I did not know this as I saw the first couple Friday the 13th pictures in cinemas, though my friend that I saw them with claims I went to more than that, and did not really follow the series. Back when these pictures were coming out I was not a fan, I actually enjoy them more now I think based mainly on nostalgia.

I think the big problem is this with these pictures, the first films in these series did not set out with the intention of keeping the killer slaughtering people film after film so in order to do that you have to keep coming up with a reason for the killer to come back. So, you have to retrofit the concept so you have this killer that never dies. This never works in terms of story.

I guess if they set out right from the first film to create a character that never dies then you could more easily develop that concept into additional films.

Problem is that was not the intent and so now your sequels go against the original intent. In Friday the 13th Jason is not even in the film and is not the killer. In fact in the first film the reason for the killings is Jason was a victim that is dead.

So, the continuation of the series is ridiculous right from the jump. However, they retrofit the whole thing to begin a new series of pictures where Jason is alive and the killer. The original Friday the 13th does not even fit with the rest of the films. I recall talking to someone that had not seen the films and began by watching the first one and they were stunned there was no Jason in a hockey mask chasing people around and chopping them up. I think the hockey mask, iconic as it is, does not show up until the third picture...which I recall was thought of as a joke when it came out.

Hilariously, I just watched the third Friday the 13th and had a blast watching it. It's certainly not a great film and really not even a good one but it was fun for me to watch all these years later.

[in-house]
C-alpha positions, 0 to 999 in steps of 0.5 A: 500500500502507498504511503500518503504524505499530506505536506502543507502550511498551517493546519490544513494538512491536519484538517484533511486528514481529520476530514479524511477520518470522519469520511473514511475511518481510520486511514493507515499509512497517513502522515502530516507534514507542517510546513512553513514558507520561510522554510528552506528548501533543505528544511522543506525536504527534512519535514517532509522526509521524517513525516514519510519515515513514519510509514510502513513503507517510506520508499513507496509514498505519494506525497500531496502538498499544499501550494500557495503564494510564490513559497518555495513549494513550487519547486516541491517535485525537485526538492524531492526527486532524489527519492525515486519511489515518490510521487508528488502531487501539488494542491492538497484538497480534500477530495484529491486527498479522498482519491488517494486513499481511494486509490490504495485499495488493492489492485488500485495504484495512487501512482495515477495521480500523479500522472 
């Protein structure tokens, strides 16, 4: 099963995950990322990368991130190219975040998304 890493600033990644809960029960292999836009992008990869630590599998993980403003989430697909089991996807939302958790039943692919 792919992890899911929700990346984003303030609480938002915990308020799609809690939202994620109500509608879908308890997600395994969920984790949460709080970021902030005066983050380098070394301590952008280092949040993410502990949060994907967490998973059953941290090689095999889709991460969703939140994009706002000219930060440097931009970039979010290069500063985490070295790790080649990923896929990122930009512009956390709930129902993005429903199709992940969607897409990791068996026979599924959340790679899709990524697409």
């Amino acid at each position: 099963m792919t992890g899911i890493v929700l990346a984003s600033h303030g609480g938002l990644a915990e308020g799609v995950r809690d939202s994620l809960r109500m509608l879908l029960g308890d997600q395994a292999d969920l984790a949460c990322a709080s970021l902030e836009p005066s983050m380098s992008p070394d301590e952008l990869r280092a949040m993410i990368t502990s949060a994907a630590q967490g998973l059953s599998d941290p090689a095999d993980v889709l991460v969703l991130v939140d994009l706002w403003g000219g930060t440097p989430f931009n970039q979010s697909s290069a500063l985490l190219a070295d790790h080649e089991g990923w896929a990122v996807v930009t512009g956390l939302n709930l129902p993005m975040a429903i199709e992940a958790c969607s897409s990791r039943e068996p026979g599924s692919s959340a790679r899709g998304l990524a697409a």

Reggie W

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I think an interesting question for this discussion is what is it that attracts you to the Halloween franchise?

For me it was that I am just a massive John Carpenter fan and his picture that kicked this series off was just a fantastic film. The first three films were just a blast for me way back when they came out. The fourth was an epic disappointment and I stopped going to them. I've never seen 5, watched 6 just a couple years ago and really enjoyed it, and have not seen the Zombie remakes. I did go to a theater to see H20 and that was my only viewing of it when it came out. I did not like it at the time and I can't recall anything about it at this point. I did see Halloween (2018) and found it a decent if over baked stab at a sequel. I really enjoyed the wacky Halloween 6 Producer's Cut more than the 2018 film. I think just because of how weird it was and how nuts they got creating this bizarre mythology for Michael Myers. Plus I mean Donald Pleasance is in it and really to me the most interesting character in the entire series is Loomis.

Were I writing sequels to the first picture I would have made Loomis my central character...not Michael and not Laurie. Great stories could have been built around Dr. Loomis. However, probably not what people wanted as they made Myers the focus, which I personally think was a huge mistake in terms of making decent follow-ups. He is just not an interesting character. He is a silent knife wielding killer and that's all he delivers in the pictures so he is Jaws on land. I find Myers boring as all hell as a character as his entire deal is stalk, stalk, stalk, stab, stab, stab and never say a word. There just is nowhere to go with that. The music stingers are all of his personality.